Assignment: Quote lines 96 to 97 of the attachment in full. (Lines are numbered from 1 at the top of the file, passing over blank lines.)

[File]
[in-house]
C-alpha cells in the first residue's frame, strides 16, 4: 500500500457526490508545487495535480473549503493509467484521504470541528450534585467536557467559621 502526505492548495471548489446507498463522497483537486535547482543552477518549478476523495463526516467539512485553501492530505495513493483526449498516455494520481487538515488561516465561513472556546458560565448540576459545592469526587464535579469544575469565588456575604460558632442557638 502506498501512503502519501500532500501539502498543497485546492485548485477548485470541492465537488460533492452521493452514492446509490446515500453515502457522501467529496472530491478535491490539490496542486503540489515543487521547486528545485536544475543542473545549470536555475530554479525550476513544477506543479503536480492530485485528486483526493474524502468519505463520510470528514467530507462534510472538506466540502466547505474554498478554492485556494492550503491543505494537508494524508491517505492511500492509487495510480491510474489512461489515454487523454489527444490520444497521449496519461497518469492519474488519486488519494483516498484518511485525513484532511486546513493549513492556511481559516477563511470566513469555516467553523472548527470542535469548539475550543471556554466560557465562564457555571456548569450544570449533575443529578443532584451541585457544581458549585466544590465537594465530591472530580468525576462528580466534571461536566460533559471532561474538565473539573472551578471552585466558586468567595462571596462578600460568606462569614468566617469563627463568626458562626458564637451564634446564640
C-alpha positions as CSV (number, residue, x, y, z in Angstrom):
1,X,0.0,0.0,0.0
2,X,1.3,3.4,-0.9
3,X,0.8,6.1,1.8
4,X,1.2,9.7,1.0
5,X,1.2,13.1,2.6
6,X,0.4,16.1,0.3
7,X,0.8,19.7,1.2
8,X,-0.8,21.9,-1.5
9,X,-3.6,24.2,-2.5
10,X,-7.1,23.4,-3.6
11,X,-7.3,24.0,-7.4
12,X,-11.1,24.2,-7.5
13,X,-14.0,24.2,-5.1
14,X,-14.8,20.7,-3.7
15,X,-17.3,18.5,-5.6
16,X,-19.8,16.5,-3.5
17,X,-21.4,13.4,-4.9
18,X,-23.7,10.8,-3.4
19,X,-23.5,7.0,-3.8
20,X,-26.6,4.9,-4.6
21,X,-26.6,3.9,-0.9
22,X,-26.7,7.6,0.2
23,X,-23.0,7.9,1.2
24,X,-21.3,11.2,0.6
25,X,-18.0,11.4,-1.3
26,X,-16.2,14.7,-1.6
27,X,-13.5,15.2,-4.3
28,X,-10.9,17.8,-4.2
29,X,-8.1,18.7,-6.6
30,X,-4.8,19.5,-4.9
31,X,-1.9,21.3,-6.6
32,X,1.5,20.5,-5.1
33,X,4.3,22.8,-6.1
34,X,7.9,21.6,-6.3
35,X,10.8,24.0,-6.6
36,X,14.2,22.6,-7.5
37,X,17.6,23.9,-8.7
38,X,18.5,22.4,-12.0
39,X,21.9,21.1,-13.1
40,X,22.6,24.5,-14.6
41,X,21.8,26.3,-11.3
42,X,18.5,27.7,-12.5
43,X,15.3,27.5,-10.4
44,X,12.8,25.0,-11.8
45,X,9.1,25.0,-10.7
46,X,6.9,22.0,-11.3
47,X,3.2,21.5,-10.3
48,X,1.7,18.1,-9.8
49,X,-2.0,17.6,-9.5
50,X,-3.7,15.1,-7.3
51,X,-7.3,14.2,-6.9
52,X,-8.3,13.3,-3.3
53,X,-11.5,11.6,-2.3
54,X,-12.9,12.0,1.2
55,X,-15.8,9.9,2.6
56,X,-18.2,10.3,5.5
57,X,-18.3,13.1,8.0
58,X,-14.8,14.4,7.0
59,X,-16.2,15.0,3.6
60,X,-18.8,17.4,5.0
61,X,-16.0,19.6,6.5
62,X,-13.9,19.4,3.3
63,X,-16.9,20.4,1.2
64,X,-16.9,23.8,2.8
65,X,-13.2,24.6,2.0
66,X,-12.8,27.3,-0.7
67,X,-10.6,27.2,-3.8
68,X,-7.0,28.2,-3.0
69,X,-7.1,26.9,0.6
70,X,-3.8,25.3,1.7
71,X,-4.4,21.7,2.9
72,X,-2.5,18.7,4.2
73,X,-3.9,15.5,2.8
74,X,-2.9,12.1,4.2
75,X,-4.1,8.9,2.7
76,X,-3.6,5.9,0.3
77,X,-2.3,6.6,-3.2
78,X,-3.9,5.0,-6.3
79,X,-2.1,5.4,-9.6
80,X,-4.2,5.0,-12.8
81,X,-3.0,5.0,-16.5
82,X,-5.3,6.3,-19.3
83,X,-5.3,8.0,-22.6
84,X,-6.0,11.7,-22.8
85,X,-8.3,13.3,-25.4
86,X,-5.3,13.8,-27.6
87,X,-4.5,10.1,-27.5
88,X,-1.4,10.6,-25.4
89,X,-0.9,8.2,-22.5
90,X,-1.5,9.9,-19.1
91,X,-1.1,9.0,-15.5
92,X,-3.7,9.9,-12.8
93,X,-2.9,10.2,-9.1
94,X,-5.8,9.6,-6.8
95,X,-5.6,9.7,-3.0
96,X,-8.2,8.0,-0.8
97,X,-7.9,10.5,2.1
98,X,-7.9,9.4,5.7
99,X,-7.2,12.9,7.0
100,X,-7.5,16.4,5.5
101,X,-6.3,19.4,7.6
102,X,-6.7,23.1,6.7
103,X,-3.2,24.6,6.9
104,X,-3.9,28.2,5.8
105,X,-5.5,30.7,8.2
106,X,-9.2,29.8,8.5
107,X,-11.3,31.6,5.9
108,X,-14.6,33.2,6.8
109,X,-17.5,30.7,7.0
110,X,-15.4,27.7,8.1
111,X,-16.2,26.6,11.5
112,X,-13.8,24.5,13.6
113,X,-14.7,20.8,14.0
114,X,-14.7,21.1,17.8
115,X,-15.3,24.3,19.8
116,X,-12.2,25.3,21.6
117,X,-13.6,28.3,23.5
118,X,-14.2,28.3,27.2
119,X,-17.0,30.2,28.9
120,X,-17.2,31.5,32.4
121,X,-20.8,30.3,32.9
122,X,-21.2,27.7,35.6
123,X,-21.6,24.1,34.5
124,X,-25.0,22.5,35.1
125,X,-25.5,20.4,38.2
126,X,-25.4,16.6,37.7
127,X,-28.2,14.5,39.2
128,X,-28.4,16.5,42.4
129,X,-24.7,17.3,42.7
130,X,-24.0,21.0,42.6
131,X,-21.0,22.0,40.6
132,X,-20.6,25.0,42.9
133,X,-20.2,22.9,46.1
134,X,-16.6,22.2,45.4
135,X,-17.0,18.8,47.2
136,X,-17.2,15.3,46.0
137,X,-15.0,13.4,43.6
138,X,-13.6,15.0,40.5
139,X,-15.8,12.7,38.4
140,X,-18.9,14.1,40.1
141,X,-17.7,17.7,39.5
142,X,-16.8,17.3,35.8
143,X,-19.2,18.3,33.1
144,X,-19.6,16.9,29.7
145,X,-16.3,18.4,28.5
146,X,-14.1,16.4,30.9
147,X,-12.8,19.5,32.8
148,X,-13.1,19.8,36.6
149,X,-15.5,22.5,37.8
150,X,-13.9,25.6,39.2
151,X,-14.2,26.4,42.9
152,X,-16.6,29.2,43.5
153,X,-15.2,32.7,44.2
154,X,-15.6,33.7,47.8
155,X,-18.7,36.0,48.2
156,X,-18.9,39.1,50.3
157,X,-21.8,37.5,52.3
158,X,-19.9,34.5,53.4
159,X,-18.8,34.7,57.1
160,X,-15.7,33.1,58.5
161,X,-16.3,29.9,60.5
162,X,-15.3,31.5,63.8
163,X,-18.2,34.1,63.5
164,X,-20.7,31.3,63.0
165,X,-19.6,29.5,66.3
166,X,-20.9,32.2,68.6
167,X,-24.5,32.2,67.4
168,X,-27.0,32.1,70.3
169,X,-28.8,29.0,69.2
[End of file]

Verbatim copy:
93,X,-2.9,10.2,-9.1
94,X,-5.8,9.6,-6.8